# B What's the difference between velocity and average velocity

1. Sep 24, 2016

### edephysic

Hello everyone,

The velocity and average velocity it is the same?
The formula of the velocity is: distance / time or [L] / [T]. The average velocity is it equal?

thanks

2. Sep 24, 2016

### Simon Bridge

"average velocity" is a kind of velocity but not all velocities are average velocities.
The average velocity is related to the velocity at a particular time the same way that an average score for a season is related to the score for an individual game.

When you travel in a car you will notice that the speedo does not read the same speed the whole time, nor does it steadily increase or decrease but more sort of wanders around ... also you change direction a number of times as you go.

The speed on the speedo and the direction of travel is what we usually referred to as "velocity". If we need to make a distinction then this is the instantaneous velocity. It tells you the rate that your position changes with time at that moment.

After that journey, your odometer will tell you how far you drove, and the clock will tell you how long it took to ravel that distance.
The average speed for the journey could be what that distance divided by that time. (which is usually the one you use.)

I said "speed" in that example for a reason: you got the formula wrong. Sure, velocity has dimensions of length over time but all velocities are vectors ... they have direction as well as size. That's why I talked about how the direction the car travelled was changing on the journey.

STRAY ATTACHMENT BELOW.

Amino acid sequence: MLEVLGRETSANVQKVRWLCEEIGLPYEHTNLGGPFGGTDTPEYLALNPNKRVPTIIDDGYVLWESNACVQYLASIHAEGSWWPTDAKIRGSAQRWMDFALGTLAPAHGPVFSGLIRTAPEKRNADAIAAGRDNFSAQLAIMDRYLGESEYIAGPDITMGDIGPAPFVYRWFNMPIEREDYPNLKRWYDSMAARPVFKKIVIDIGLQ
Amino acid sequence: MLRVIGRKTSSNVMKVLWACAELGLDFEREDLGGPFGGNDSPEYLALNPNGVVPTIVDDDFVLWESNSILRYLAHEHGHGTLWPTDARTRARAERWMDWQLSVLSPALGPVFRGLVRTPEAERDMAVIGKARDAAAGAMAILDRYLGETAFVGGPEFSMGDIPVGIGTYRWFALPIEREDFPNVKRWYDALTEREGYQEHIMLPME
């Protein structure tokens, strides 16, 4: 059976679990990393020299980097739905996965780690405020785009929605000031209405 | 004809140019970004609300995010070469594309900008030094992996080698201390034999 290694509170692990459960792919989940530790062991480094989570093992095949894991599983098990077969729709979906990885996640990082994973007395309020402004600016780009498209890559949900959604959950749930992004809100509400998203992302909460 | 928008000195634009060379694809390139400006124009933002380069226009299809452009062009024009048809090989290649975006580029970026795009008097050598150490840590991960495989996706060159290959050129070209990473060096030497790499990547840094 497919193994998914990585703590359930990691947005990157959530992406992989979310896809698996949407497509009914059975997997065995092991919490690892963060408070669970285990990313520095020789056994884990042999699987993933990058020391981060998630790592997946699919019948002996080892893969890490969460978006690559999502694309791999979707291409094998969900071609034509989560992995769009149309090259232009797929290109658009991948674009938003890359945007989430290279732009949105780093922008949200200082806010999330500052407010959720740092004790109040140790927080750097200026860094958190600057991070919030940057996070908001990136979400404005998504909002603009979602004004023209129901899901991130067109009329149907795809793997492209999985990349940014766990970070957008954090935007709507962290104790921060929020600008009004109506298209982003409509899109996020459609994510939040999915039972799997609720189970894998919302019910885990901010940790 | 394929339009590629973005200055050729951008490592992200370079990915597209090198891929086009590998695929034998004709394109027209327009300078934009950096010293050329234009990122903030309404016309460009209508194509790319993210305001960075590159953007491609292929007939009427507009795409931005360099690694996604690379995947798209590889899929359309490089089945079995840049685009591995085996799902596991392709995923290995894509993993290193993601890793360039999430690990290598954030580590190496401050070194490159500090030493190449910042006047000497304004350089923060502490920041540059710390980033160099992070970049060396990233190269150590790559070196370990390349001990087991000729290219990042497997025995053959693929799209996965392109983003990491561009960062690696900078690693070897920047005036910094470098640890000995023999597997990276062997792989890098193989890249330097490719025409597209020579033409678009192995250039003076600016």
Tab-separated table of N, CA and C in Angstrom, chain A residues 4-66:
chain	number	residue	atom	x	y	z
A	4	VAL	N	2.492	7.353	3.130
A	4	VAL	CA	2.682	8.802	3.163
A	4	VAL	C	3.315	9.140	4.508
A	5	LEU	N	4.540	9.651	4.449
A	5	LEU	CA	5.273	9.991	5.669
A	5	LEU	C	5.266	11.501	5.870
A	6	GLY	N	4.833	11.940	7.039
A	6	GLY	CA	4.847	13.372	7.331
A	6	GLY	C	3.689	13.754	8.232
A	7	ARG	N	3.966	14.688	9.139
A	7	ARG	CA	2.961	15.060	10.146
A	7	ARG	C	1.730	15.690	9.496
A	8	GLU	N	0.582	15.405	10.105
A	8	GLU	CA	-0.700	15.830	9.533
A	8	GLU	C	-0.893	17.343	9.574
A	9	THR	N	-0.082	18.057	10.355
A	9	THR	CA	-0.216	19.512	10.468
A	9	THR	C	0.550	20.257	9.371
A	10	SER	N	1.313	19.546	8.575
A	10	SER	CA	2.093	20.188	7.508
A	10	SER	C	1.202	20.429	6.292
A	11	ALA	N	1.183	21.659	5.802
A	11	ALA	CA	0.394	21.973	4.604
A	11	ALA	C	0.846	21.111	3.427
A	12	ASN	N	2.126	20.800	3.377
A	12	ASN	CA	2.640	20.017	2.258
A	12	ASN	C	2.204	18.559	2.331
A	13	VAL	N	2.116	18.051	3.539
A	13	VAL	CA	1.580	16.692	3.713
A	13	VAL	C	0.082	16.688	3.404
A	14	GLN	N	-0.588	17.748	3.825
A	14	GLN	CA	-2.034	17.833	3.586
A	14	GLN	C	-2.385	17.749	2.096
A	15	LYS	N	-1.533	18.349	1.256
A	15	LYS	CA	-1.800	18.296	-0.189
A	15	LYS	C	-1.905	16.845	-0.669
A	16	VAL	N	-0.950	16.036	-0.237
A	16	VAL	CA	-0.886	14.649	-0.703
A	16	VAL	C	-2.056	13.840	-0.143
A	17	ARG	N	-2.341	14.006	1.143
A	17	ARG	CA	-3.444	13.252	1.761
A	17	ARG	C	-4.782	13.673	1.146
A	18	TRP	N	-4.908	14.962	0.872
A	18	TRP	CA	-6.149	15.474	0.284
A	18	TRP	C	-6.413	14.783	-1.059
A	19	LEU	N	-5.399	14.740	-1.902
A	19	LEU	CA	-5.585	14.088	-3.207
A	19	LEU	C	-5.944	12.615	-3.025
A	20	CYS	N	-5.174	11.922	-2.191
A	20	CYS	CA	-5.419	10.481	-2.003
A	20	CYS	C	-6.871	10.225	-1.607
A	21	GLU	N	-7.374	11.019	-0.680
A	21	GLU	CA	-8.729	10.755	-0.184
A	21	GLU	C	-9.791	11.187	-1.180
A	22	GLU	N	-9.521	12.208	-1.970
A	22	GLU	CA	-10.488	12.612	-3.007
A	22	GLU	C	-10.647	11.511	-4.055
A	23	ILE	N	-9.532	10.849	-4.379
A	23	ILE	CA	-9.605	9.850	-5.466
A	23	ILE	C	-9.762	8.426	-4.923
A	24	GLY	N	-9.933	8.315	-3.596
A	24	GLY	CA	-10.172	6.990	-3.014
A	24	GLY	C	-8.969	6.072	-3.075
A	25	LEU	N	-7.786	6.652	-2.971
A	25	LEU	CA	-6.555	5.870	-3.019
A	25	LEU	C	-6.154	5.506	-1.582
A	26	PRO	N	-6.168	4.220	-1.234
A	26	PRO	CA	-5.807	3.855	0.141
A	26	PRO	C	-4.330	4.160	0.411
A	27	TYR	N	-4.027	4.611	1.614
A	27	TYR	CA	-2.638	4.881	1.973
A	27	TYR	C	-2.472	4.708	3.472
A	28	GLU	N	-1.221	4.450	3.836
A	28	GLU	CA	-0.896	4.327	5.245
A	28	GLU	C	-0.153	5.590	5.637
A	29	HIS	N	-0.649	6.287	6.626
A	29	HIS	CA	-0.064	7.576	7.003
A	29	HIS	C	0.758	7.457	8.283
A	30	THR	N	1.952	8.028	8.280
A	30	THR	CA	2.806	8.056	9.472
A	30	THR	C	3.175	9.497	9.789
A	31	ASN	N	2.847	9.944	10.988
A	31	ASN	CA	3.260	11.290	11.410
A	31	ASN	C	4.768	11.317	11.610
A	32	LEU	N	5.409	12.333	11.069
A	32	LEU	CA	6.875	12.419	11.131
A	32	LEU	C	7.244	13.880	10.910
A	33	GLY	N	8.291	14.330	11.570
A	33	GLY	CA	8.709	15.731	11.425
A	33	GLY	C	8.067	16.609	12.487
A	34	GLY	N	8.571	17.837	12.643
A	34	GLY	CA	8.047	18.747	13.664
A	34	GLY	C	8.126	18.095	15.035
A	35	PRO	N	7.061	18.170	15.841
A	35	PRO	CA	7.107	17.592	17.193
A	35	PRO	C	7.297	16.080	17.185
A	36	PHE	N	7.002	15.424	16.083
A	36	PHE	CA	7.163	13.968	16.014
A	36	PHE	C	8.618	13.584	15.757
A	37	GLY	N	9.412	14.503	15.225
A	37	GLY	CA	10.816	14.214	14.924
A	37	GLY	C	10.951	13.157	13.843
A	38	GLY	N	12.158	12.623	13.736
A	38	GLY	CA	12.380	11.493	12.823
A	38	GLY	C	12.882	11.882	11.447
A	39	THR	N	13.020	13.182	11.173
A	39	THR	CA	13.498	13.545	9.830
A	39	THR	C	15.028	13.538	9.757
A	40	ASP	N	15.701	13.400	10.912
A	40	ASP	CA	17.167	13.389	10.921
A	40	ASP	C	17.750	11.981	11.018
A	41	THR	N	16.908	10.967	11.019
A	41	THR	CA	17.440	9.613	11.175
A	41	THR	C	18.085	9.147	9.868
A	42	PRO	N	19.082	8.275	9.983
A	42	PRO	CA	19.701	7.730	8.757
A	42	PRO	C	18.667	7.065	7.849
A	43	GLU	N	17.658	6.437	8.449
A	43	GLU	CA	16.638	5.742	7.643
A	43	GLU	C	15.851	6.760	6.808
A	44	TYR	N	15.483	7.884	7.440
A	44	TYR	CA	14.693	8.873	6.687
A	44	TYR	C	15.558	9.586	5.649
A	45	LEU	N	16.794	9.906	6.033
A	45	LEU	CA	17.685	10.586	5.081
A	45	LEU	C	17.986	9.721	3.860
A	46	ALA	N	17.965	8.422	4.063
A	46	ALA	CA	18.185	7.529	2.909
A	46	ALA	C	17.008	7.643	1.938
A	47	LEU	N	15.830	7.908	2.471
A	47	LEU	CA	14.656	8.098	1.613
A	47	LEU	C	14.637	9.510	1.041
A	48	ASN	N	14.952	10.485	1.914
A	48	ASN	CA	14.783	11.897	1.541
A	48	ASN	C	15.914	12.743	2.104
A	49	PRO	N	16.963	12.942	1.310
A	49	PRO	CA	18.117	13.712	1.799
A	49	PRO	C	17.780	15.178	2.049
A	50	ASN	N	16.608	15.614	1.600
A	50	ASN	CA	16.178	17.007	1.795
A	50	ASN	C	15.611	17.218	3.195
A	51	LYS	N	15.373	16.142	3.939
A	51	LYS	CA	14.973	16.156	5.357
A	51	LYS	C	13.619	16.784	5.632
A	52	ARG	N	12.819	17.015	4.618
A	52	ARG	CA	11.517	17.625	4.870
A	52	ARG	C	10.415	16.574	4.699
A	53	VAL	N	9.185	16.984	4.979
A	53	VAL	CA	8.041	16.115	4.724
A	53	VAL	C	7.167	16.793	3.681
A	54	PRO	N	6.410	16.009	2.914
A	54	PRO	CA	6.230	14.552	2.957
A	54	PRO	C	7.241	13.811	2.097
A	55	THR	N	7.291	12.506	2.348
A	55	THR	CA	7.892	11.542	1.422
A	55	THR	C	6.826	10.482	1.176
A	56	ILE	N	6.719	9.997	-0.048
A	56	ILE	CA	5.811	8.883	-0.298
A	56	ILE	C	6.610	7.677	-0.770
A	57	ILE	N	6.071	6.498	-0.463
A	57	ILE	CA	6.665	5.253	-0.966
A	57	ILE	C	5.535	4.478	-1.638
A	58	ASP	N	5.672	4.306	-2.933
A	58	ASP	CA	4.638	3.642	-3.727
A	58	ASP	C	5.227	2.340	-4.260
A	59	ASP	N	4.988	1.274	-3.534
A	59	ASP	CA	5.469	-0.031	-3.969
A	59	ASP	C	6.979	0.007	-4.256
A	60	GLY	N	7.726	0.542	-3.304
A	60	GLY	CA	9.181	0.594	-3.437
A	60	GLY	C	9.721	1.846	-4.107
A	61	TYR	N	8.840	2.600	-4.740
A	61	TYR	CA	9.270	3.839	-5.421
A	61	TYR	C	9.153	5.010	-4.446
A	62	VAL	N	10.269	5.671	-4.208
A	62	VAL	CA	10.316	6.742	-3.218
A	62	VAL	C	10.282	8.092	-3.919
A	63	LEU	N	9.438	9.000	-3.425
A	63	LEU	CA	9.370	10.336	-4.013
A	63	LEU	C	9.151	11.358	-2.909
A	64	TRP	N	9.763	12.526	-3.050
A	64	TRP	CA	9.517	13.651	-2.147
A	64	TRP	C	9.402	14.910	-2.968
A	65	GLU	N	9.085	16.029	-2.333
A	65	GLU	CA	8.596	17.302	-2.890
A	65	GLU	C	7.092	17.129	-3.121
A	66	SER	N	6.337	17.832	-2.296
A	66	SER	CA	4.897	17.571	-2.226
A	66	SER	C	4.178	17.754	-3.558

The average velocity is a vector - and it is the net displacement divided by the time ... the displacement is a vector that points from your start point to the end point of your journey, and it's length is the distance between the endpoints as the crow flies.

See the difference?

3. Sep 24, 2016

Staff Emeritus
My last trip had an average velocity of 30 miles per hour. What was my velocity when I was stopped at a light? See the difference?

4. Sep 24, 2016

### sophiecentaur

Actually, Velocity is defined as Displacement / time. The term Displacement tells you where you actually end up, rather than how many metres you wandered about on the way from A to B (which would tell you your Speed).
The above formula actually gives you the Average Velocity over the whole time of the experiment.
Velocity is a more sophisticated quantity because it refers to the instantaneous value. Calculus rears it ugly head here because the instantaneous velocity is what you get in the limit if you measure displacement/time for progressively smaller intervals of time (tending to zero). That would seem daft as it would be 0 divided by 0 but it actually works if you take the limit 'properly'. Let the Mathematicians worry about that sort of thing - it's OK because they say it is.

5. Sep 24, 2016

### robphy

The velocity depends on your motion now (hence the usually omitted "instantaneous").
As mentioned above, this depends on your speedometer reading and the direction of your motion now. (Implicitly, you have to specify when now is.) Physically, it depends on how your position is changing during the next teeny-tiny instant of time (without caring where you have been).

In principle, the average velocity depends on all of your generally-varying velocities and how much time you spent doing each, beginning from when you started up until when you end. (You have to specify the start and the finish.) You then compute the time-weighted average. It turns out that this is equal to the total displacement divided by the total elapsed time, unfortunately often quoted as the definition without explaining where the "average" comes from. Physically, it can be interpreted this way: the constant velocity needed to make the direct trip from starting position to ending position in the same elapsed time. (It's like the velocity of the Tortoise in the Tortoise and the Hare race that ends in a tie.)

If the velocity is constant throughout the trip, then the average velocity for the trip is equal to the velocity at each instant of the trip.

(Don't confuse velocity, speed, average, velocity, and average speed. They are generally different.)